RIP, Little Goat.

Friday, March 04, 2011

170 Million Americans

Public Radio has an ongoing campaign called something like \170 Million Americans\ to protest the US House cutting funding for public radio.

I have been a dues paying member of public radio my entire adult life. I am a frequent public radio listener. I listen to public radio when I am in the car, in my home office when I am working, in the milking shed, under my ear muffs on the tractor. I don't listen to any other radio stations. I find it to be an excellent source of varied news programming.

I think that my public radio station and NPR should give up any government funding.

National public radio gets something like 2% of it's funding from the Fed. My public radio station gets something like 10% from the fed and nothing from the state. But it is time to give up that funding.

My public radio station has the highest penetration of any public radio station. More people in my state listen to PR than any other state (by %). If public radio can stand on it's own two feet in any state, it should be here. And they can. 10% is not make or break for them. It would take belt tightening, but they could do it. And I strongly believe if they publicized that they were giving up federal funding, the membership would stand behind them and make up the difference, probably more.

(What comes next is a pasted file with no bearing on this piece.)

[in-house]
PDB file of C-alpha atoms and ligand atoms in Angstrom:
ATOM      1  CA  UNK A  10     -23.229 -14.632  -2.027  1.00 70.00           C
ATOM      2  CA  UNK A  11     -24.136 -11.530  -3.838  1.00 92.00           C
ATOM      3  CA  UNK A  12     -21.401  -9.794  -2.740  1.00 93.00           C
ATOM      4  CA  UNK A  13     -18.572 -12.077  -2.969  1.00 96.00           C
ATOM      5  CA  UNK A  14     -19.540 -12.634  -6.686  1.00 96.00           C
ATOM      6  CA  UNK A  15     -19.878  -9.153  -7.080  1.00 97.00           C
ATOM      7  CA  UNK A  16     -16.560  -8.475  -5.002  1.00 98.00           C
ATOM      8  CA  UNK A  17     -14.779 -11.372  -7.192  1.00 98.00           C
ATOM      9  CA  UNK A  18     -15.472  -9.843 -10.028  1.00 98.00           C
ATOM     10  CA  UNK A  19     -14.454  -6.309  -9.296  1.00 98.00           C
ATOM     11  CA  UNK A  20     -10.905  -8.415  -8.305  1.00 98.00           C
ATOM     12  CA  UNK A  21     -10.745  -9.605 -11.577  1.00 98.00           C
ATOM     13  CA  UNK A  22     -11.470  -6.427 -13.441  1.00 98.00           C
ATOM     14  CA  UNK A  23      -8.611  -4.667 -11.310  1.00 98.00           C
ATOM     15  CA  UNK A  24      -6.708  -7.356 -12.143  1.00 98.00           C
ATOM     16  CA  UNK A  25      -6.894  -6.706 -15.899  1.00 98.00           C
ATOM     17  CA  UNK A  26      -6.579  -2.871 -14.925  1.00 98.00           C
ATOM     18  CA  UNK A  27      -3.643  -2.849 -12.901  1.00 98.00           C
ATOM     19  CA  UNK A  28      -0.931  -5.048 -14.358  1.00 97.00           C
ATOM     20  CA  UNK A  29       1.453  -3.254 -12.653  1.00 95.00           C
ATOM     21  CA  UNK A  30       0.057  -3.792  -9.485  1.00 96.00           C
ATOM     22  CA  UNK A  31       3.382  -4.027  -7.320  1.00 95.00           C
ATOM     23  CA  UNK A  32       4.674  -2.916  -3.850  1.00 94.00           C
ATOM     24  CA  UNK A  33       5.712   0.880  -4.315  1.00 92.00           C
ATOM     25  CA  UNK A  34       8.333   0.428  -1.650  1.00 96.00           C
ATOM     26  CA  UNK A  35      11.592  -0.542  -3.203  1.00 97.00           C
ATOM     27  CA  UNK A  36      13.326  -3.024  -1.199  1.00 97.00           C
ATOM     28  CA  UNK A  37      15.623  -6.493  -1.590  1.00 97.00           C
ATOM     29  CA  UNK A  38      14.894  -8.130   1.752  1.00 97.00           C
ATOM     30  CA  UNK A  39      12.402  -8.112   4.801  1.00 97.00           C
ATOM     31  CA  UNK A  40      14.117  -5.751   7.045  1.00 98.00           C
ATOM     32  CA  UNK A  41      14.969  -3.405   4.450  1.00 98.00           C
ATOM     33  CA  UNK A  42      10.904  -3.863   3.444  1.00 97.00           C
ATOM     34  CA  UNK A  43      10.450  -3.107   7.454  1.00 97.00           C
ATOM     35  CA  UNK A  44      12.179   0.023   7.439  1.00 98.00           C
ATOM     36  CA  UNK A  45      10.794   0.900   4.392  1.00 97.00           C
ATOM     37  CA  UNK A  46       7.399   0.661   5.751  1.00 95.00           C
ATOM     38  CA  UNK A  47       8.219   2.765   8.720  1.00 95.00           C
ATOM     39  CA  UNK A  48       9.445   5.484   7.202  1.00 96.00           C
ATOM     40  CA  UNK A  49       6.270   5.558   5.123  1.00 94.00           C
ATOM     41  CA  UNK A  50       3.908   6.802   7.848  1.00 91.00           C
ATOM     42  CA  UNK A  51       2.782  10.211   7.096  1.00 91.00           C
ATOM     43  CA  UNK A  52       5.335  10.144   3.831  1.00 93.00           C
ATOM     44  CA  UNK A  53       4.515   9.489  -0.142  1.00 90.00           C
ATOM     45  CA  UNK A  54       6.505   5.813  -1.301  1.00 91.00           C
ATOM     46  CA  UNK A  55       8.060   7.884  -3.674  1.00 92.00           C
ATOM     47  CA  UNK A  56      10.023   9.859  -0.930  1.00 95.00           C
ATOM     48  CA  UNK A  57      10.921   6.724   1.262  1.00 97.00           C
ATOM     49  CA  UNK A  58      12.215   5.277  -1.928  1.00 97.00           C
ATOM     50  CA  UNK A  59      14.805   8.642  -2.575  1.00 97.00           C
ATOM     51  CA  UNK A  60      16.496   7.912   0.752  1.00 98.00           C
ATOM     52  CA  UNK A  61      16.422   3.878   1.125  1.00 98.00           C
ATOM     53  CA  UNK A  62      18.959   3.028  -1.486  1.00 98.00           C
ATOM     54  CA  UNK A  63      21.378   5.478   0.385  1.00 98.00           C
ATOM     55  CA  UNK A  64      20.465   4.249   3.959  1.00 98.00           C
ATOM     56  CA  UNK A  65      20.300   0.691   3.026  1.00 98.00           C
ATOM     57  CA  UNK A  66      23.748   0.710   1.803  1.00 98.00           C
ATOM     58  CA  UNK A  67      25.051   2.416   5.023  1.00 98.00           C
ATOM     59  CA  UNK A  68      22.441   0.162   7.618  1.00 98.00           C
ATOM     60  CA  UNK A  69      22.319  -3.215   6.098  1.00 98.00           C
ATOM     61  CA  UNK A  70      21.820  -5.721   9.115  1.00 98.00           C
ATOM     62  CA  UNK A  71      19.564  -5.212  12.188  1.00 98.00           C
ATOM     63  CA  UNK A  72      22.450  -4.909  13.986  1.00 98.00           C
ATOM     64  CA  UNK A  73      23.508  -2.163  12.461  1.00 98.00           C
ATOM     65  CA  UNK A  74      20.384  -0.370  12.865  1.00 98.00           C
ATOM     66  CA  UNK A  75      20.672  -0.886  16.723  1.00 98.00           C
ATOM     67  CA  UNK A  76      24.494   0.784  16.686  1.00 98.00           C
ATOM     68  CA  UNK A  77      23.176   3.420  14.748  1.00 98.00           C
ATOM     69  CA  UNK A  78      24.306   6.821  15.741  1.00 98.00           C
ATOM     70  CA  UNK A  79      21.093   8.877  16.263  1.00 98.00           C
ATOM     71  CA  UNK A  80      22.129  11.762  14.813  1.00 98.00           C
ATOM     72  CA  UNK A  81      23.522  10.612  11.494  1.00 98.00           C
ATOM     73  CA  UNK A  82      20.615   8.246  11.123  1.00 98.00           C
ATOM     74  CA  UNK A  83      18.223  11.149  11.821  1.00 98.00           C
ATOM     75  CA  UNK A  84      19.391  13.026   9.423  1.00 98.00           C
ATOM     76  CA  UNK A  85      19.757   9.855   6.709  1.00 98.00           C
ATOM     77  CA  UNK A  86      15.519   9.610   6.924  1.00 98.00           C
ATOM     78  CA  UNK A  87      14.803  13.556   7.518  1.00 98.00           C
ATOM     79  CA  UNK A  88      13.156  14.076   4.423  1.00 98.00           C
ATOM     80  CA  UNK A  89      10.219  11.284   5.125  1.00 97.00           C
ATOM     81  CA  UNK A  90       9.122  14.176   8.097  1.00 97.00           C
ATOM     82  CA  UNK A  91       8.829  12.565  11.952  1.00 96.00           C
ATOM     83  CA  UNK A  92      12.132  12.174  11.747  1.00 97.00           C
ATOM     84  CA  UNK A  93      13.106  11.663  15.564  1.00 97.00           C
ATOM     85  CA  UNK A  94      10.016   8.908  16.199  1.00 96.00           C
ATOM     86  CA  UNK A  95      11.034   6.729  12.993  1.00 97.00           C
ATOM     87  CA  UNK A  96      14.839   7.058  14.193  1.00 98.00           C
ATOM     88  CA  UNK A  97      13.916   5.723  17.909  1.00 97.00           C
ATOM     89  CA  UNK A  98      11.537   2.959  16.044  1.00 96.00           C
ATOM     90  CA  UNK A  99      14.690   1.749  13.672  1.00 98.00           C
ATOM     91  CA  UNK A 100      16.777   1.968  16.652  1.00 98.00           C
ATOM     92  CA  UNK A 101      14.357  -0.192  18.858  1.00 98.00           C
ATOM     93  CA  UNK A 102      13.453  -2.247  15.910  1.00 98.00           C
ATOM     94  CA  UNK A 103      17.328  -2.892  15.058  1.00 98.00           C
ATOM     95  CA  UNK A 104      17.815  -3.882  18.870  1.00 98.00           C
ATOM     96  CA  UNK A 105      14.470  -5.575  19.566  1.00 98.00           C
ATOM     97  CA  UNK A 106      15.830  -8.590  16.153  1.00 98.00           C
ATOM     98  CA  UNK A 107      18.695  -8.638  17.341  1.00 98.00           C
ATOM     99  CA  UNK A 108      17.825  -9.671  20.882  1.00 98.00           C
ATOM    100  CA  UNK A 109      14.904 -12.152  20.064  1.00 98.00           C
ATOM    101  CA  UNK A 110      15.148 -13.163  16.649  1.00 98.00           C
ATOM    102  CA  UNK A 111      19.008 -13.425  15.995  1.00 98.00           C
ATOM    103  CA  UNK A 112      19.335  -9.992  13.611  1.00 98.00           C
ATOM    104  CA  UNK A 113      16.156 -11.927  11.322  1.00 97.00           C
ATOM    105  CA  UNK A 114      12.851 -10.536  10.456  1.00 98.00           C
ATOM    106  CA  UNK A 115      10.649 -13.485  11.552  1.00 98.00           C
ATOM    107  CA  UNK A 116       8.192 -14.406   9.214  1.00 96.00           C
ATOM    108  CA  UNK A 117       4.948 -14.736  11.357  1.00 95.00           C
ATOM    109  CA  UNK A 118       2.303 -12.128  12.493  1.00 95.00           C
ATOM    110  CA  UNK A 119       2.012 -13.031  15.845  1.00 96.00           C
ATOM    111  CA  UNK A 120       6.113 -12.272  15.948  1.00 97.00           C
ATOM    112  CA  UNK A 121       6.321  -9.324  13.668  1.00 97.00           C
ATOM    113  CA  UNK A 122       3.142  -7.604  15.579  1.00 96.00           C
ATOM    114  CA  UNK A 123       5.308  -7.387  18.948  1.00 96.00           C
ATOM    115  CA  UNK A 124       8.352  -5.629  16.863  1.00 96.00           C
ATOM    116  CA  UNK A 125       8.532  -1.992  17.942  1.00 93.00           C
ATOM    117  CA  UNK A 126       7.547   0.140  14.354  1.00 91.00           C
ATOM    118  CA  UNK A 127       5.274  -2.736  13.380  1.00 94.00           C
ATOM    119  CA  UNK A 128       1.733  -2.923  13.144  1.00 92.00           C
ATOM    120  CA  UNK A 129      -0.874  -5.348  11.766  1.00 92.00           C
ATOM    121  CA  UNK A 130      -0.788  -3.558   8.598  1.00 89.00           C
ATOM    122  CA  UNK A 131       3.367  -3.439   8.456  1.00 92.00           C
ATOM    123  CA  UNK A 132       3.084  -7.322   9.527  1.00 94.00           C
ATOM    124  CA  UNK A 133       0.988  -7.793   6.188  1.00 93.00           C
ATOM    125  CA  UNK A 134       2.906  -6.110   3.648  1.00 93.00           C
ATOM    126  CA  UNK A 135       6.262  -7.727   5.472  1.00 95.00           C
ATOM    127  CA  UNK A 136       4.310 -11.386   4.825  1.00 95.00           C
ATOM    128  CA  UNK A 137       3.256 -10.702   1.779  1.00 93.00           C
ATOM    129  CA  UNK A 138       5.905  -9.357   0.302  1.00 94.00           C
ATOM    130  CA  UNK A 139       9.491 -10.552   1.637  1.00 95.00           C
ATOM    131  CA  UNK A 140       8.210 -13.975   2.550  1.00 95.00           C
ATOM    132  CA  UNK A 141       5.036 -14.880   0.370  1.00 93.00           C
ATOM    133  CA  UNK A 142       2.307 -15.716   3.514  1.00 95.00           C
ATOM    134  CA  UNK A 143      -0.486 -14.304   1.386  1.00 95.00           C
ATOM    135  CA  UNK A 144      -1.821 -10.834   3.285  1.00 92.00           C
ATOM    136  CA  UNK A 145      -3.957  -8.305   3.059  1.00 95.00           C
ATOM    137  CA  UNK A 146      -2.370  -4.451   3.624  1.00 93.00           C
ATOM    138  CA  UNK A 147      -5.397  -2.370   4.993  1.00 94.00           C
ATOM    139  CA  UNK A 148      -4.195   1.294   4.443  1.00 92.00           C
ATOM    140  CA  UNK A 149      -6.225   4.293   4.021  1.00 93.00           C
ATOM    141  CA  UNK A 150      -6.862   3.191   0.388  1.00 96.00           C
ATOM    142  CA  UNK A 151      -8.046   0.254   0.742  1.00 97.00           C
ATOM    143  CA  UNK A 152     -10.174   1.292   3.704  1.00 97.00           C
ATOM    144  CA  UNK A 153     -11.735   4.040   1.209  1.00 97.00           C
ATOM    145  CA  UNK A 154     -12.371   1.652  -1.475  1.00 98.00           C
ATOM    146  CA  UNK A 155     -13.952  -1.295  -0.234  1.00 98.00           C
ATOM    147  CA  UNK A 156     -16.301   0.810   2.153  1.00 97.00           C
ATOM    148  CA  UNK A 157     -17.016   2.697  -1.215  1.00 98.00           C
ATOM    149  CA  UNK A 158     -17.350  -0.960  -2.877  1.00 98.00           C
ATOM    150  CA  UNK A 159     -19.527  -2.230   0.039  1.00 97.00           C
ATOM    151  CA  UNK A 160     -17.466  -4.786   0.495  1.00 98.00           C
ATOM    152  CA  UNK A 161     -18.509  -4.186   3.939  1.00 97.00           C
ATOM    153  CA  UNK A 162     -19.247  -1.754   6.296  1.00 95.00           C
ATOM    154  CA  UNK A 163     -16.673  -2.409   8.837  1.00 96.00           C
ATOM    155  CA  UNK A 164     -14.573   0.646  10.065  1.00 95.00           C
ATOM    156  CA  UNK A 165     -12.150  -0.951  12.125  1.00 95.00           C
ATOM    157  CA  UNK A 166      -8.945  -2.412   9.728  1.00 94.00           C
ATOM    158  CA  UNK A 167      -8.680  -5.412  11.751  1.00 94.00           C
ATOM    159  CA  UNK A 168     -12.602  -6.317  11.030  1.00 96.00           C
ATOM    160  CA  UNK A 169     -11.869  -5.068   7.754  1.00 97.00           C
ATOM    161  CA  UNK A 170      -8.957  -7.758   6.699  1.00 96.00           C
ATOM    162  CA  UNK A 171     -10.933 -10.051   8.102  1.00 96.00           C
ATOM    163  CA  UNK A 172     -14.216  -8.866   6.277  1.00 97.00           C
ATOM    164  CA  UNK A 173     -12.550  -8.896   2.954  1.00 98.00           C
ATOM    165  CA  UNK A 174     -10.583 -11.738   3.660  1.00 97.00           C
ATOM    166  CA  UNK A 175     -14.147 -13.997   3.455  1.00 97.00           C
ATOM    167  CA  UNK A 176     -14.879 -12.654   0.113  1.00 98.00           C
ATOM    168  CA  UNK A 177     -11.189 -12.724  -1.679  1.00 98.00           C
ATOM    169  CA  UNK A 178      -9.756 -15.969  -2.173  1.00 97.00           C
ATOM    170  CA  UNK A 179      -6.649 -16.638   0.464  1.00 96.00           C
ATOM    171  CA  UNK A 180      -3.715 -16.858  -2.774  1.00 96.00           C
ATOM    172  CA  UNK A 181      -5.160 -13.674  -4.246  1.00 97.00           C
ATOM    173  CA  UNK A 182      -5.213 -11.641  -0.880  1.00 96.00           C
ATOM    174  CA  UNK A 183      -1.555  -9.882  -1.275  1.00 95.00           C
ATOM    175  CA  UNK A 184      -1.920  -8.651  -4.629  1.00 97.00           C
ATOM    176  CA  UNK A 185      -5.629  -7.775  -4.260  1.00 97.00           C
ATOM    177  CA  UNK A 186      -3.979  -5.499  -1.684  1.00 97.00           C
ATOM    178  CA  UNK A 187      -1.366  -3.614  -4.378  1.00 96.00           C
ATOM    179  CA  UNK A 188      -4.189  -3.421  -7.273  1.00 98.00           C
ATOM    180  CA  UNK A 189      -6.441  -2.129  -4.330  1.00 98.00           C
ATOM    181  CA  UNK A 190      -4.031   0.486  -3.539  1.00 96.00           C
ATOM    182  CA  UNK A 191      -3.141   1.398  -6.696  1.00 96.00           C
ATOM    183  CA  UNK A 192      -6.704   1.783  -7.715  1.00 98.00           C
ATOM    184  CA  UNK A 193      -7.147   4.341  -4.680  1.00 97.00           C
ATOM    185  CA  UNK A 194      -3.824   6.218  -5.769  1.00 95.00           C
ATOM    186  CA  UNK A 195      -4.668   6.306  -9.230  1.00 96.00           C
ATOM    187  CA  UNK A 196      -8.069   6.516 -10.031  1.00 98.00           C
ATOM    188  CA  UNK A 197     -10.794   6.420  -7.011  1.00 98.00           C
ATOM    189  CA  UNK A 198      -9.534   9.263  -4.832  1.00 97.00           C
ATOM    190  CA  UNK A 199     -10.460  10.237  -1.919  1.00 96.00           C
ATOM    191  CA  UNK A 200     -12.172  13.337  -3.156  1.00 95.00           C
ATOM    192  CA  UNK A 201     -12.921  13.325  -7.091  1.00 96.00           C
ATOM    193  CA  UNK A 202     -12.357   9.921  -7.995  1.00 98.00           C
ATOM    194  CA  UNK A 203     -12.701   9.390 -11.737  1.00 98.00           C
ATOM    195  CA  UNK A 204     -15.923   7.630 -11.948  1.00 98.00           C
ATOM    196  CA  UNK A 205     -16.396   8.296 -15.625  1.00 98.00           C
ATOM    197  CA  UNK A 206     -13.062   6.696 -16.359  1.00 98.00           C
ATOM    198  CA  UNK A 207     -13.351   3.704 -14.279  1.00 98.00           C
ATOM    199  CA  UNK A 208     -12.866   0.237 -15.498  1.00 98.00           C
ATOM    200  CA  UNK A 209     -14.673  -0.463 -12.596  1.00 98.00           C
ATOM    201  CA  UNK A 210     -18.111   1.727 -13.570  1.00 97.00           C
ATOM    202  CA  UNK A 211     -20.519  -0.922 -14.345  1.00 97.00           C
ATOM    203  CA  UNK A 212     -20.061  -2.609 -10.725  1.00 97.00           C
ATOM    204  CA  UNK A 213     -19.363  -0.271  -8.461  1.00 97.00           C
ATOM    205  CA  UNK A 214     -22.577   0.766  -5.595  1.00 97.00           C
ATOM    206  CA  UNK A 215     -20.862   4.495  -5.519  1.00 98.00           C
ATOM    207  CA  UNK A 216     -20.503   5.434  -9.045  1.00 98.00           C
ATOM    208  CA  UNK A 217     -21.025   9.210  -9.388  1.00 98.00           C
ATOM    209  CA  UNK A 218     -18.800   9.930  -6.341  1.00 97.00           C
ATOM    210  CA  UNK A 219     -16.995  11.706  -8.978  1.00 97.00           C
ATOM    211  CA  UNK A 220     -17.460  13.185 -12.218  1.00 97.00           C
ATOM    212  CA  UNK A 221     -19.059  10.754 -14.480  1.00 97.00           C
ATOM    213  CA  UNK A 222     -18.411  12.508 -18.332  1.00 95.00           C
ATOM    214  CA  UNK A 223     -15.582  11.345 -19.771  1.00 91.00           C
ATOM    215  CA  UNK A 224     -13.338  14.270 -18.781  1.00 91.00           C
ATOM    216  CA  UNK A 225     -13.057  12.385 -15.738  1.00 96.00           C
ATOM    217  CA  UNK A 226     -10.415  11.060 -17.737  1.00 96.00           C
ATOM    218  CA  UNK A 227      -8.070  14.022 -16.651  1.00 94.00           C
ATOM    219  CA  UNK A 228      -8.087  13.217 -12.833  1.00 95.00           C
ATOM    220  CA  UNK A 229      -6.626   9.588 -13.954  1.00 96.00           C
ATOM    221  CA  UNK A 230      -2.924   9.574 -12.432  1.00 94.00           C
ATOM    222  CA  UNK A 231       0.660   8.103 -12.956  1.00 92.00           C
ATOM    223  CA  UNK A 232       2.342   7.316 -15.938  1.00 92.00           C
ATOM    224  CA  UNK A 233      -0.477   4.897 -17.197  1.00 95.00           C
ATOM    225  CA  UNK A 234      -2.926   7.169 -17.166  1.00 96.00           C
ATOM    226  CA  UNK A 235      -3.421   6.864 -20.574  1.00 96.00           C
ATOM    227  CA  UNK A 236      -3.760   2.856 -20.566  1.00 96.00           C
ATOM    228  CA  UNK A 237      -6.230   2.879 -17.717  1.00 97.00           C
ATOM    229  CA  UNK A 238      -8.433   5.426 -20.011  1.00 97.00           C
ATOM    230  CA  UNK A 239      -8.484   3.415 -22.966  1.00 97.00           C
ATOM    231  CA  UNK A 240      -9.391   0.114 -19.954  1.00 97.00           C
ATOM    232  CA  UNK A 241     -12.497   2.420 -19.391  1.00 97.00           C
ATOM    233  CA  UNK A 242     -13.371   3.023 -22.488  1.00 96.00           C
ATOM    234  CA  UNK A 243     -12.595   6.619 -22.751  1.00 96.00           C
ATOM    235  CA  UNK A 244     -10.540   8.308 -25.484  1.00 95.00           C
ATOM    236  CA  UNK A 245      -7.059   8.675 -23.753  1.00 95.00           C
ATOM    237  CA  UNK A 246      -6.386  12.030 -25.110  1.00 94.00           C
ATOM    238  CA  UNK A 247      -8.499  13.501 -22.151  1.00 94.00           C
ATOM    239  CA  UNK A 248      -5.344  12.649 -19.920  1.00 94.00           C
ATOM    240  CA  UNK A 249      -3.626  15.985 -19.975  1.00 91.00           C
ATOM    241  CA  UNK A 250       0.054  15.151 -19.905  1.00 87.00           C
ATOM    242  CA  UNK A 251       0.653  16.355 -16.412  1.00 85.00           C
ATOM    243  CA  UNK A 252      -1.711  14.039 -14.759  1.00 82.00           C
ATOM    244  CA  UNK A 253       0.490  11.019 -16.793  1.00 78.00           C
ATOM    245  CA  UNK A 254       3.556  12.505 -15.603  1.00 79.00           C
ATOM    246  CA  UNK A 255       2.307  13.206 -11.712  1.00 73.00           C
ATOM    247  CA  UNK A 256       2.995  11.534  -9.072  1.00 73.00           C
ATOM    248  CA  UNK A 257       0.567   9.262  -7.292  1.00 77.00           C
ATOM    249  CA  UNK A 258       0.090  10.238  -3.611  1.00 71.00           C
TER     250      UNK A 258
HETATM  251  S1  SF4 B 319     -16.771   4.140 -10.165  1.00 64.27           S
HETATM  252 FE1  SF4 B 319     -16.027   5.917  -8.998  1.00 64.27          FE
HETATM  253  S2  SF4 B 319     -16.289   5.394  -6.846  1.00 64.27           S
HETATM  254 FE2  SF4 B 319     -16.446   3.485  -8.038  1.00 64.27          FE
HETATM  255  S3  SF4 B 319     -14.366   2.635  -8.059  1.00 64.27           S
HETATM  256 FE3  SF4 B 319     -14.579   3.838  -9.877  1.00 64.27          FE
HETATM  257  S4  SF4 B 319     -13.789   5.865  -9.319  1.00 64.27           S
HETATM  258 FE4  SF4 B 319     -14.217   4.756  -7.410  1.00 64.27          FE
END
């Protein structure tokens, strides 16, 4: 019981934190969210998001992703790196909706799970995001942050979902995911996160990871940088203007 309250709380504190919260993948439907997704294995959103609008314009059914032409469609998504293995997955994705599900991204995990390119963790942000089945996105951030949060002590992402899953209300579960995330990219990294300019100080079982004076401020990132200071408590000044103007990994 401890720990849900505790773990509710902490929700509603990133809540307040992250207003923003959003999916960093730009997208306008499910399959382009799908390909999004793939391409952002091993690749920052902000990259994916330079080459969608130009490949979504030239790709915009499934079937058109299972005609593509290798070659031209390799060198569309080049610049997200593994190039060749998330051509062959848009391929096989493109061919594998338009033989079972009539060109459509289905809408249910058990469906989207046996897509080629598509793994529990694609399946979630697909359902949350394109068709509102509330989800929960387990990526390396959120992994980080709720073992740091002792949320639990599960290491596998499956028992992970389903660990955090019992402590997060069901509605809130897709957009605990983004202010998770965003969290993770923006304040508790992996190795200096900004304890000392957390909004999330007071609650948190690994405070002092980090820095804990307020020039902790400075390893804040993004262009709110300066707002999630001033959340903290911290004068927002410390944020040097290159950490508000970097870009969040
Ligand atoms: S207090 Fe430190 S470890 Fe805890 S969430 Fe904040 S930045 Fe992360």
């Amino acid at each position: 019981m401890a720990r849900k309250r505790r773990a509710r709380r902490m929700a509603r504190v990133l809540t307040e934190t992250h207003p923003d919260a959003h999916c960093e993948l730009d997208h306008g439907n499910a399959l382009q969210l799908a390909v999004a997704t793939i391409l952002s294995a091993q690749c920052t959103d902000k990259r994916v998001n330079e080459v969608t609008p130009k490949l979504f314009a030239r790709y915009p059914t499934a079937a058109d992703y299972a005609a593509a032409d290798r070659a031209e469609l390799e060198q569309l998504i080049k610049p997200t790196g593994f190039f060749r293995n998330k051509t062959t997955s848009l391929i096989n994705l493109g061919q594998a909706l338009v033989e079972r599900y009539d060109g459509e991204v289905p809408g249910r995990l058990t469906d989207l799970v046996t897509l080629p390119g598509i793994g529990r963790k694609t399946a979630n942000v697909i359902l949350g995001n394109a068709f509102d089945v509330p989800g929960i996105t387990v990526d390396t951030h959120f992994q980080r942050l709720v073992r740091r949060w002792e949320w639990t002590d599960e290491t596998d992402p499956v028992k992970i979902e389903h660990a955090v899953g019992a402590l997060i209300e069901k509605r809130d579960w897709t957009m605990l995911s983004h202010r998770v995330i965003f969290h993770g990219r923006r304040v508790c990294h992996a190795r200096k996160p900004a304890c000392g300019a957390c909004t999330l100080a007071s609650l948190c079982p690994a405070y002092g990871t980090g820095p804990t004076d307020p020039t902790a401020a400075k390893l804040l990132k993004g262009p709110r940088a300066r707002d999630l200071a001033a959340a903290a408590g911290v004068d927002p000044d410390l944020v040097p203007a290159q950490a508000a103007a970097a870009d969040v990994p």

NPR is in a similar position. When NPR was created, it struggled for funding and government support was crucial in providing radio programming in under served areas. But they are a mature organization now. It is time for NPR to stand on it's own two feet. And it is important for NPR's integrity to do so. Money from the fed comes with strings attached. To be a truly an independant organization, NPR should no longer accept federal money.

Part of my reasoning is the need for journalistic independence. But it is also based on principle. Public radio prides itself on being member supported and not compelling listeners to pay for broadcasts. By accepting money from the government, they are accepting money that has been collected by compulsion through taxes. Unfortunately, there are tax payers who don't wish to make a contribution to public radio. Accepting contributions that are not willingly given is not the right thing to do.